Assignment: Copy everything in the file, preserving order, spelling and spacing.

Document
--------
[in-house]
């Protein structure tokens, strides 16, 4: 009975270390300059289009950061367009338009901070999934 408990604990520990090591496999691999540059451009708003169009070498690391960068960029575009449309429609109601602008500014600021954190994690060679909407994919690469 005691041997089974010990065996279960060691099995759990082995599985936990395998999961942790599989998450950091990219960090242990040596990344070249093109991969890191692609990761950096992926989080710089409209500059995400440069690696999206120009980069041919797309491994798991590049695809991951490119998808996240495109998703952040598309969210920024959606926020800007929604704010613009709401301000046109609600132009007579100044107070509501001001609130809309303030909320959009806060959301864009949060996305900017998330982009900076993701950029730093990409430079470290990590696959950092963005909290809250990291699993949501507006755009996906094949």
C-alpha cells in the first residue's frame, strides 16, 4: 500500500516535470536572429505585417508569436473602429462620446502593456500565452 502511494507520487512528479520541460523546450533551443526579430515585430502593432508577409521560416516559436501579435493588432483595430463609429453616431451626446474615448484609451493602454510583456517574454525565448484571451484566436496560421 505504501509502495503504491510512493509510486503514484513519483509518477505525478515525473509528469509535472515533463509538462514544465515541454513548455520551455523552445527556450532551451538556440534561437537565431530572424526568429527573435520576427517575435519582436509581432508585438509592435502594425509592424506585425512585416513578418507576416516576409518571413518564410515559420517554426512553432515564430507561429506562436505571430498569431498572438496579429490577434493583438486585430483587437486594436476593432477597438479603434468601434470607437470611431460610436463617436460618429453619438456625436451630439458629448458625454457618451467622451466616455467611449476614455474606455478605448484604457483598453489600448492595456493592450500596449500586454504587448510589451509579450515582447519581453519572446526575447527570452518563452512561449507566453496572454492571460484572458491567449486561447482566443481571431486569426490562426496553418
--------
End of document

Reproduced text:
[in-house]
């Protein structure tokens, strides 16, 4: 009975270390300059289009950061367009338009901070999934 408990604990520990090591496999691999540059451009708003169009070498690391960068960029575009449309429609109601602008500014600021954190994690060679909407994919690469 005691041997089974010990065996279960060691099995759990082995599985936990395998999961942790599989998450950091990219960090242990040596990344070249093109991969890191692609990761950096992926989080710089409209500059995400440069690696999206120009980069041919797309491994798991590049695809991951490119998808996240495109998703952040598309969210920024959606926020800007929604704010613009709401301000046109609600132009007579100044107070509501001001609130809309303030909320959009806060959301864009949060996305900017998330982009900076993701950029730093990409430079470290990590696959950092963005909290809250990291699993949501507006755009996906094949």
C-alpha cells in the first residue's frame, strides 16, 4: 500500500516535470536572429505585417508569436473602429462620446502593456500565452 502511494507520487512528479520541460523546450533551443526579430515585430502593432508577409521560416516559436501579435493588432483595430463609429453616431451626446474615448484609451493602454510583456517574454525565448484571451484566436496560421 505504501509502495503504491510512493509510486503514484513519483509518477505525478515525473509528469509535472515533463509538462514544465515541454513548455520551455523552445527556450532551451538556440534561437537565431530572424526568429527573435520576427517575435519582436509581432508585438509592435502594425509592424506585425512585416513578418507576416516576409518571413518564410515559420517554426512553432515564430507561429506562436505571430498569431498572438496579429490577434493583438486585430483587437486594436476593432477597438479603434468601434470607437470611431460610436463617436460618429453619438456625436451630439458629448458625454457618451467622451466616455467611449476614455474606455478605448484604457483598453489600448492595456493592450500596449500586454504587448510589451509579450515582447519581453519572446526575447527570452518563452512561449507566453496572454492571460484572458491567449486561447482566443481571431486569426490562426496553418